As an extra bonus, it’s good for your microbiome to get some dirt under your fingernails. If it’s been a while, and you are nervous about getting it done, ask a child to help. They are always willing to help an adult get grubby and play with seeds and watering cans.
3. Their homes are ‘de-convenienced’:
They do everything by hand. Cleaning, cooking, making bread. By the time your kids have grown, the internet will be embedded into everything. It will be the Internet of Things. Buttons to attach to the kitchen wall so that you can order more coconut oil literally at the touch of a button. The delivery will arrive by drone, and land on your lawn within the hour.
It sounds fun in a ‘Tomorrow’s World’ kind of way, but for longevity, too much convenience is a slow death. So when you are done flying with it, the broom is fun for sweeping too! Do as much by hand now whilst you still have the chance!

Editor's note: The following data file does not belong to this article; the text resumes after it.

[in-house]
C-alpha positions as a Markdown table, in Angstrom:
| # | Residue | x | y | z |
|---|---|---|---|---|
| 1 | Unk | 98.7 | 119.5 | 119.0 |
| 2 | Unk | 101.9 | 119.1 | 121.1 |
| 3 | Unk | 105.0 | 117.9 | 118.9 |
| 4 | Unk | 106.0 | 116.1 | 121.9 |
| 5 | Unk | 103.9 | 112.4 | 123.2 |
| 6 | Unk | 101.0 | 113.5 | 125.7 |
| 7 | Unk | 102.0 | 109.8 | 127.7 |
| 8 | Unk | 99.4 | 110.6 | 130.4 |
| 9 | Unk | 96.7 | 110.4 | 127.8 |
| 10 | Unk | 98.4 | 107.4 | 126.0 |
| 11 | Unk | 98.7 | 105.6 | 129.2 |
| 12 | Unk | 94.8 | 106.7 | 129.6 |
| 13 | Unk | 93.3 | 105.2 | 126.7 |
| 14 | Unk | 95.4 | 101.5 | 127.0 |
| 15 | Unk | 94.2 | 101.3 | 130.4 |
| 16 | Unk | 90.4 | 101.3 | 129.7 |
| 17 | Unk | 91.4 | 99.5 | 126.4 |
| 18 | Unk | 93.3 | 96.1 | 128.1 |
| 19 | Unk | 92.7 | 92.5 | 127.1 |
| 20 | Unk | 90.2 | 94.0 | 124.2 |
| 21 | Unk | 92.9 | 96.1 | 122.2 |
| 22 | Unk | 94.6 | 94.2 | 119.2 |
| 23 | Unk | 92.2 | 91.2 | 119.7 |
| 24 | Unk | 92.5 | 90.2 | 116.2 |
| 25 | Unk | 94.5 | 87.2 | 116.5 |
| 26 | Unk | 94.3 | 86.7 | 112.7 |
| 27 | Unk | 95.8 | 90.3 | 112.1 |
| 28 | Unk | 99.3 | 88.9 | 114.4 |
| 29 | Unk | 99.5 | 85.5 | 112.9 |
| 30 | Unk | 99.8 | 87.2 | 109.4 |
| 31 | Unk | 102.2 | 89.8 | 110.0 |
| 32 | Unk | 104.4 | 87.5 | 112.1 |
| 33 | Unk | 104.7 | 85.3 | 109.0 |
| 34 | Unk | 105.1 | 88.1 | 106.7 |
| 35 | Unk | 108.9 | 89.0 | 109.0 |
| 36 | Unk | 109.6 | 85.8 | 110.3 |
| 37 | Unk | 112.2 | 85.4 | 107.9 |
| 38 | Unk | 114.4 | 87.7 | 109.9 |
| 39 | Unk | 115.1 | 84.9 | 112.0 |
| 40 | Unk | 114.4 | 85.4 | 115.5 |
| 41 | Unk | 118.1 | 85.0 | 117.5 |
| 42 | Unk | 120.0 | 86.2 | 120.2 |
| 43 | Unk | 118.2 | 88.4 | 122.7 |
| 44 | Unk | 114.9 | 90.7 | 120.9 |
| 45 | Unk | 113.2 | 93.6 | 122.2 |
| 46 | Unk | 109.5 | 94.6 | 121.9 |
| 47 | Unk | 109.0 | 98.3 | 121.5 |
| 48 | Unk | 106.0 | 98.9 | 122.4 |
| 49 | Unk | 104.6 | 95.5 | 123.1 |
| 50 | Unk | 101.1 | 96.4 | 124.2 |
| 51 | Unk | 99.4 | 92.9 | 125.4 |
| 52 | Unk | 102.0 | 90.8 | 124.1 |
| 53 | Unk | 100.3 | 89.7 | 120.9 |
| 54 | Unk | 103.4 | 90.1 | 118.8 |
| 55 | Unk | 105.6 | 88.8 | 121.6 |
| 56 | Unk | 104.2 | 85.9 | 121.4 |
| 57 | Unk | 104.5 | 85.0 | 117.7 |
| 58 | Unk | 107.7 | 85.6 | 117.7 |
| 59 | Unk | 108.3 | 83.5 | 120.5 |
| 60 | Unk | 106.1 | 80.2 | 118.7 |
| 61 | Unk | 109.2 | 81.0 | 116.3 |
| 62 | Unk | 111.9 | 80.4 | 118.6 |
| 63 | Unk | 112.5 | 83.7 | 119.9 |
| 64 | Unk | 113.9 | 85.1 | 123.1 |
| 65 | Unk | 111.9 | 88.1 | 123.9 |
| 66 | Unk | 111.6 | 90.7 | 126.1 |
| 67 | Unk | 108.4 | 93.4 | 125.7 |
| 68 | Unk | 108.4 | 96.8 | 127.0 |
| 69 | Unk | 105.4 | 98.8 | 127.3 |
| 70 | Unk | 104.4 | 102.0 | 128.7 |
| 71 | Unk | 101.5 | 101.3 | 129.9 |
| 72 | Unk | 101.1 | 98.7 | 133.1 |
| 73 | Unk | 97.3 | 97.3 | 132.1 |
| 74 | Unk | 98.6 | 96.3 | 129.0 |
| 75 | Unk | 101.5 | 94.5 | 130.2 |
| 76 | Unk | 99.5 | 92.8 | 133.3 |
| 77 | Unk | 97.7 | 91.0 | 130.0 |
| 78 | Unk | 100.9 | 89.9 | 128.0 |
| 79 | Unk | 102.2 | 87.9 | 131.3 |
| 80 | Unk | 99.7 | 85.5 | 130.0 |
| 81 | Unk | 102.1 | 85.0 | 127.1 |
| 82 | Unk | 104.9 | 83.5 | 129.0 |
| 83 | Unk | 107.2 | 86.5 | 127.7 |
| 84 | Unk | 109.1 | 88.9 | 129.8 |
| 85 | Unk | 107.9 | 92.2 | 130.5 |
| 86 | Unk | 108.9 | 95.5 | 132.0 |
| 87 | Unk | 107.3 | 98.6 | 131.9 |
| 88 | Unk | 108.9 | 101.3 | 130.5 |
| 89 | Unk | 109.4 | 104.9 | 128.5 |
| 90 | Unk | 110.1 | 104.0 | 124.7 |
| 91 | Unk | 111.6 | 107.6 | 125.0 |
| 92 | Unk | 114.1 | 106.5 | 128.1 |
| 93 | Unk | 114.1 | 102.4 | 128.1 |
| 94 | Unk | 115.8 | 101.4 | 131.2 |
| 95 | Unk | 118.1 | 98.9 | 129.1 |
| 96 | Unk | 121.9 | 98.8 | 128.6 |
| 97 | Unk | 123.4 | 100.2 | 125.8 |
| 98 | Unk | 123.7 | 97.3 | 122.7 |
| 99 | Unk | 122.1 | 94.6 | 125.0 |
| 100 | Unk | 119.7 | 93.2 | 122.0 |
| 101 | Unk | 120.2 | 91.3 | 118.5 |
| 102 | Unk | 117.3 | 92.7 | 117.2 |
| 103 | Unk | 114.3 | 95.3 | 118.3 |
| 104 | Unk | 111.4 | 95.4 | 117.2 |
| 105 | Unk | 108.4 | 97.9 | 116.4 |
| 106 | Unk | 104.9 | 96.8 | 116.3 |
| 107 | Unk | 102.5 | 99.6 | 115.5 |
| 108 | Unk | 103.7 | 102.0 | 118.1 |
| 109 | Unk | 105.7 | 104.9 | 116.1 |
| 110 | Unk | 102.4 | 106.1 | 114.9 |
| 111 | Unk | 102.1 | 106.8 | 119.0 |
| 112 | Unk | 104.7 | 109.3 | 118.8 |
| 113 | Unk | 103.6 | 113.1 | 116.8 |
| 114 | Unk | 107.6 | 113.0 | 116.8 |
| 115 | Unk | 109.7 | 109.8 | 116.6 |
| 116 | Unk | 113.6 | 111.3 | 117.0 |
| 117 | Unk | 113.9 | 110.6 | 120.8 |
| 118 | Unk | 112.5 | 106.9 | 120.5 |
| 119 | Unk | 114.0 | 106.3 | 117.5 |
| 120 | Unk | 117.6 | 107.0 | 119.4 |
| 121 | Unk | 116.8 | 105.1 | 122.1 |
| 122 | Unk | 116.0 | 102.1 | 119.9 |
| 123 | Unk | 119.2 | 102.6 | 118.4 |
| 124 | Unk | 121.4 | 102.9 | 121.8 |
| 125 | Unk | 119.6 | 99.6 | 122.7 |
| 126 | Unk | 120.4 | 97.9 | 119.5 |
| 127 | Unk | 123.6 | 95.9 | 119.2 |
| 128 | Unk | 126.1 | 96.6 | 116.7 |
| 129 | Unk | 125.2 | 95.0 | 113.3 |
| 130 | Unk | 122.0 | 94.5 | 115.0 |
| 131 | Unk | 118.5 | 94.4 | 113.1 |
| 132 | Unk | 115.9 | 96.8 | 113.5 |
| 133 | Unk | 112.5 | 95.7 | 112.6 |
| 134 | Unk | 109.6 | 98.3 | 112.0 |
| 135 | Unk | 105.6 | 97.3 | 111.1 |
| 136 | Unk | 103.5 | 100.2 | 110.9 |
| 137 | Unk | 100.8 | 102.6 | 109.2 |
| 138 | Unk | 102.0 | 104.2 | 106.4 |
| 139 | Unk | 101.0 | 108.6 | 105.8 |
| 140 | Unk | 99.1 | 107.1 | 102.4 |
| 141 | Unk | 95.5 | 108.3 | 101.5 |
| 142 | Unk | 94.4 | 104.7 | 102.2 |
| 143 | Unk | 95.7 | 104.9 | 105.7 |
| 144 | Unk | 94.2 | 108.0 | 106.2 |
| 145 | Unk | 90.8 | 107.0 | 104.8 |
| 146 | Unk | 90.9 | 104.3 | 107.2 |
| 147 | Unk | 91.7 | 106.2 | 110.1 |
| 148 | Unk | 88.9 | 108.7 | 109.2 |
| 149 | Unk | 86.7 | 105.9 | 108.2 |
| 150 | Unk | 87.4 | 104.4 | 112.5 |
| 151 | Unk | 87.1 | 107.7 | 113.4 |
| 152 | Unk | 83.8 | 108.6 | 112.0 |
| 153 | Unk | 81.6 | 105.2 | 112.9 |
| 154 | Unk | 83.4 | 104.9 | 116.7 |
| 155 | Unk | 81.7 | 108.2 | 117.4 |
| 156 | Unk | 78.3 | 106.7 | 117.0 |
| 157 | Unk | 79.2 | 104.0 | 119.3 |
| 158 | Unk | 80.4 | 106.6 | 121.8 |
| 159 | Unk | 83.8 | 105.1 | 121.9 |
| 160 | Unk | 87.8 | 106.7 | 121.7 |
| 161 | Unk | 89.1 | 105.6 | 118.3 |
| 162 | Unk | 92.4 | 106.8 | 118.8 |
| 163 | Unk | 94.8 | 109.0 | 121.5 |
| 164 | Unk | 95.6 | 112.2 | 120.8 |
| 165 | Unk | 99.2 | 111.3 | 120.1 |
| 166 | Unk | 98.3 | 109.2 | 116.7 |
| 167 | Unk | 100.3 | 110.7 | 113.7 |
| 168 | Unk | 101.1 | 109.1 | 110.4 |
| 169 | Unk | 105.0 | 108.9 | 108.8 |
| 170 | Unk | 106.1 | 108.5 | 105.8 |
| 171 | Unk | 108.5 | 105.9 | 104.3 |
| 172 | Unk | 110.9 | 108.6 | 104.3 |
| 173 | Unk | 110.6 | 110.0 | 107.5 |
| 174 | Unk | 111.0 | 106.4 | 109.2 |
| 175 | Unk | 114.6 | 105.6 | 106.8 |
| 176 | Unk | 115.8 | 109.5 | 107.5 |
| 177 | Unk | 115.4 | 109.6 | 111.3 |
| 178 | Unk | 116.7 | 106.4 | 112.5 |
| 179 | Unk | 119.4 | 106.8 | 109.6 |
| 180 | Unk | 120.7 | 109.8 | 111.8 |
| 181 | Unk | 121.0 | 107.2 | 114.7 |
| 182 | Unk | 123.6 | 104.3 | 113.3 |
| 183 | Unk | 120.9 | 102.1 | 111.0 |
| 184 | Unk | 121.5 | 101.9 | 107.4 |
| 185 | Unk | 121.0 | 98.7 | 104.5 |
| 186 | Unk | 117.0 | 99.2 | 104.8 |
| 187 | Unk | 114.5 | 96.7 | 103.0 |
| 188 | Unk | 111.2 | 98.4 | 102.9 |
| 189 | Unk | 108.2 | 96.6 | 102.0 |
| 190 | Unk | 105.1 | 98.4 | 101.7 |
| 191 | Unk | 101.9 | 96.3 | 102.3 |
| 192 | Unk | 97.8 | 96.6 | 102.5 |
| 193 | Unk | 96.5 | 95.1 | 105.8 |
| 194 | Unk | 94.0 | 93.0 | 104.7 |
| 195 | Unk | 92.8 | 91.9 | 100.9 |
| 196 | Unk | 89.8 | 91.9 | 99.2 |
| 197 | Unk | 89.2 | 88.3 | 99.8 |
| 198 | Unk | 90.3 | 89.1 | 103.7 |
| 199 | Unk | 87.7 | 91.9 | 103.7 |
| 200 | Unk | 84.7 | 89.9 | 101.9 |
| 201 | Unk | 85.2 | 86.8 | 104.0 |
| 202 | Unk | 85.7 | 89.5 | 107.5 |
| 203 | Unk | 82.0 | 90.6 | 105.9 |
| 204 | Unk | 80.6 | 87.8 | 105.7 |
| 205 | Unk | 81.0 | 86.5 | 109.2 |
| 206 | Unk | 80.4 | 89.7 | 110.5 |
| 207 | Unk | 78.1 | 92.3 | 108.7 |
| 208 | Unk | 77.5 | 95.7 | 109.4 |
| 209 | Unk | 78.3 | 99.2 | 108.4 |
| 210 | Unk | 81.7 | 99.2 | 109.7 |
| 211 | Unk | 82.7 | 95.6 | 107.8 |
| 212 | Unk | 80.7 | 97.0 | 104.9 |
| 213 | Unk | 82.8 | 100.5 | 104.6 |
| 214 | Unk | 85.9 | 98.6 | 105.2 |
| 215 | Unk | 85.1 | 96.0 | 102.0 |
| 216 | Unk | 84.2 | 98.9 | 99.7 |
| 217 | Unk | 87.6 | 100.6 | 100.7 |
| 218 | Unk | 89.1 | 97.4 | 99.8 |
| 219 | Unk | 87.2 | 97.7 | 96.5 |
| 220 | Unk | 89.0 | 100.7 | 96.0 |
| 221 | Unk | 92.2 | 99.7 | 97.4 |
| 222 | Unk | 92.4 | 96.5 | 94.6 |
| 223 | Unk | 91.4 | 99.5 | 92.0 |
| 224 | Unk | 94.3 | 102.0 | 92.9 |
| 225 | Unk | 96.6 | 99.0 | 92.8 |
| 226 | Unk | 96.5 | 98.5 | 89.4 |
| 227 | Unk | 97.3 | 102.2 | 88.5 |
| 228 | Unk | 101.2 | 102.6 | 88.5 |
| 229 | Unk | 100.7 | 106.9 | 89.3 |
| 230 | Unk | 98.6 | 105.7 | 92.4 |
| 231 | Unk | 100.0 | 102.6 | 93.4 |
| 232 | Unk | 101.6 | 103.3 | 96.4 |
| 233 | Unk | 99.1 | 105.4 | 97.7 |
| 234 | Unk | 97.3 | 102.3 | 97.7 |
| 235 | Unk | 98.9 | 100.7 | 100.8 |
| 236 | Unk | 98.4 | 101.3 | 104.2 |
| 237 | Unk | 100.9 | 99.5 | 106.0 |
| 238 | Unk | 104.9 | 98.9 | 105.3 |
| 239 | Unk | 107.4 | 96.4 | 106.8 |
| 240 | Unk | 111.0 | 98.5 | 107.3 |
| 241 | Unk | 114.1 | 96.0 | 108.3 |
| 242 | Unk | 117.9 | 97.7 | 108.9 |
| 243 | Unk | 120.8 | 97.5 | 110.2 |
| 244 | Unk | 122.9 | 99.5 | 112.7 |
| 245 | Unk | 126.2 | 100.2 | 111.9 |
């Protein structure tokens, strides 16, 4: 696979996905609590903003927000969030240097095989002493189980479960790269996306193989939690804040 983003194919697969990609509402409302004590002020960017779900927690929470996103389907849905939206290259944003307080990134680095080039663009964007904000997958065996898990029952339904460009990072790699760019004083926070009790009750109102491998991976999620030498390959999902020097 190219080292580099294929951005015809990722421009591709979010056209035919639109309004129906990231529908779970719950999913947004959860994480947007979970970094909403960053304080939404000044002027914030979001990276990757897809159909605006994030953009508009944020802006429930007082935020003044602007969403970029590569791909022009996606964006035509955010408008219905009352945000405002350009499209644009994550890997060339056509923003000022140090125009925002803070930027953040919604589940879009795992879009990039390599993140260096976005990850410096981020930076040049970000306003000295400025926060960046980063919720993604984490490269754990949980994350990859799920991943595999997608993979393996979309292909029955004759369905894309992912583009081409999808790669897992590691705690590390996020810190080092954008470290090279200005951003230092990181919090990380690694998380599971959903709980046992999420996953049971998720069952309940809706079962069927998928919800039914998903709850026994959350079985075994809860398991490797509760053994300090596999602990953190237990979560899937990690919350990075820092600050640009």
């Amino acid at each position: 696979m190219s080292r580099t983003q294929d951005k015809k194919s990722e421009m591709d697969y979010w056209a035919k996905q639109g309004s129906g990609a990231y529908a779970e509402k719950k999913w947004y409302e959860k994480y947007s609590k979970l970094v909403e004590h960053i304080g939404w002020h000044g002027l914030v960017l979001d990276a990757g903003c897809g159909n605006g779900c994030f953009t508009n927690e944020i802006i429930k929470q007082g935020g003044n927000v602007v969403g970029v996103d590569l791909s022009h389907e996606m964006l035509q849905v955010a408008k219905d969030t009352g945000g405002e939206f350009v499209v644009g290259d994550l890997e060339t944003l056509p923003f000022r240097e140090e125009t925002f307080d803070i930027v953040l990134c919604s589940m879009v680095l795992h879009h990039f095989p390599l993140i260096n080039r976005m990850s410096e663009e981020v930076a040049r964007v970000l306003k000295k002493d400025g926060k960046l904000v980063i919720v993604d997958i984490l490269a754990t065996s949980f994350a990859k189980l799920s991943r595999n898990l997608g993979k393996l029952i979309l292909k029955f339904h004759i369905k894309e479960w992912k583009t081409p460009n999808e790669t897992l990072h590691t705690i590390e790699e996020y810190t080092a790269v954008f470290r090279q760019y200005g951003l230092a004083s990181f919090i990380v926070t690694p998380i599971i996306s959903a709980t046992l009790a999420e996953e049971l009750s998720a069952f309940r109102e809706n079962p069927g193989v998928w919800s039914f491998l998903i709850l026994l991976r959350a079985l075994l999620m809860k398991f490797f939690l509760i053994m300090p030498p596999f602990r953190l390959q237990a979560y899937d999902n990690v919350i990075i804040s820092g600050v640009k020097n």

4. They all have a ‘deep sense of purpose’ imbued throughout their lives:
In Japan, there is a word for it. ‘Ikigai which translates as a ‘reason for being.’
There’s a lot of talk about finding your passion. Does it feel like a liberating call to freedom? Justification to throw off the suit, and create the life of your dreams? Or does it bring a gnawing sense of doom?
Often we are struck off from following our own passions at a young age and taught to follow the crowd. Finding a passion might seem like a distraction. Choosing to earn money, pay bills and keeping the kids fed is still an honorable path.
‘Purpose’ however takes the judgment away. This is more than what you love. It is what you are best at. What you can offer most to the world in doing. It is simply knowing what you are getting out of bed for.